Renault-Nissan-Mitsubishi Alliance Chairman Carlos Ghosn is busy trying to convince shareholders of Nissan and Mitsubishi stock that Renault isn’t aiming to take over its Japanese partners. It’s proving to be no easy task.
While Ghosn has been clear of late that a merger isn’t in the works, he’s simultaneously adamant that the relationship between the companies must become “irreversible” before he retires from the industry in 2022.
Last month, Nissan CEO Hiroto Saikawa said he would prefer the two companies remain independent after Ghosn said there was no chance Renault would acquire Nissan and Mitsubishi outright. The Japanese want to maintain their independence, but there’s also a sense that executives are trying to tone down the merger rhetoric while deals are made behind closed doors. This hasn’t been confirmed, though speculation remains rampant and Ghosn has had to continue to deny the possibility of a buyout.
Addressing a crowd at the annual shareholders’ meetings for both Nissan and Mitsubishi, he stressed the importance of the alliance while simultaneously trying to disavow media reports that Renault is trying to come up with a purchasing deal. “Anybody who will ask Nissan and Mitsubishi to become wholly owned subsidiaries of Renault has zero chance of getting a result,” Ghosn told Japanese shareholders. “We have not done it for the last 19 years. We’re not going to change today.”
Renault holds a 43.4-percent stake in Nissan, despite the Japanese automaker being the larger company. After a kerfuffle with the French government (which has a 15-percent stake in Renault), the automaker agreed to give Nissan more autonomy.
Nissan, which owns 34 percent of Mitsubishi and 15 percent of Renault, has been pushing for voting rights. Due to the share breakdown in the Alliance, the company effectively has no voice when it comes time to cast its ballot. Naturally, it made a fuss over the issue.
During all of this, reports emerged that the French automaker is pursuing a merger on the sly. While Ghosn continues to squash those claims, he has repeatedly expressed the importance of a grand convergence — something that has yet to be clearly outlined.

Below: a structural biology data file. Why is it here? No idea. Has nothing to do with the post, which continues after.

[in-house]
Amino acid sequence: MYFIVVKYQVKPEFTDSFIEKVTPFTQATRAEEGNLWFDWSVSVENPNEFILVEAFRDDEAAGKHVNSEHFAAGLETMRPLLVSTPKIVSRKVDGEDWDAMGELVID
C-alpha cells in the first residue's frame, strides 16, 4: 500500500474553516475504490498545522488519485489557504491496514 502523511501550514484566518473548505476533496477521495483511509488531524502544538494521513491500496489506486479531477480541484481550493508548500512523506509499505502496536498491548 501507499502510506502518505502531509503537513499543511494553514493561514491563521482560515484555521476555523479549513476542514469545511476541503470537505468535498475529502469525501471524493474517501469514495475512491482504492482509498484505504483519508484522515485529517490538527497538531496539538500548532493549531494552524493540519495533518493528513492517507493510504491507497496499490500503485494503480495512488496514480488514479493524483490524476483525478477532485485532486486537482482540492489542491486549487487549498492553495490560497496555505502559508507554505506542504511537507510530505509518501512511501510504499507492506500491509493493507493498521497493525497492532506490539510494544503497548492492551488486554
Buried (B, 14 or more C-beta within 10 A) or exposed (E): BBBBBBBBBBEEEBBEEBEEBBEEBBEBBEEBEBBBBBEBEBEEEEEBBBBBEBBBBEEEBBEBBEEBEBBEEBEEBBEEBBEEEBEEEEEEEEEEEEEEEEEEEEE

“The last thing we want to do is by converging the three companies, do something where some people are demotivated, because they have the impression that they will be working for somebody else,” Ghosn said last last month. “This is a fundamental issue.”
Efforts to smooth things over with investors yielded mixed results. Media outlets continue you speculate on a looming buyout while some shareholders and Japanese employees remain unconvinced. There is also tension within Mitsubishi since Nissan took a controlling share in 2016. According to Automotive News, one pro-Mitsubishi investor accused Nissan of taking advantage of the automaker in a weak moment.
“Nissan is taking over Mitsubishi Motors,” the investor said. “I’m frustrated … What’s the benefit of being under the umbrella of Nissan?”
Ghosn said that combining sales puts the Alliance on par with the likes of Volkswagen and Toyota, noting that all companies benefit from shared innovation and cooperative production. He also referenced the DaimlerChrysler-Mitsubishi alliance as an example of what not to do.
“We do not believe that companies where you have one company dominating the others is sustainable. In our industry, it doesn’t work,” Ghosn said. “In the cemetery of carmakers, you have plenty of companies which collapsed because they forgot this very simple fact.”
Ghosn seems to genuinely believe that the continued success of all three companies hinges on cooperation. While that sounds like thinly veiled merger talk, it might not be. Ghosn’s vision may include a future where the brands are dependent upon one another without necessitating a buyout. Just how he intends to accomplish that irreversible partnership without one is unclear.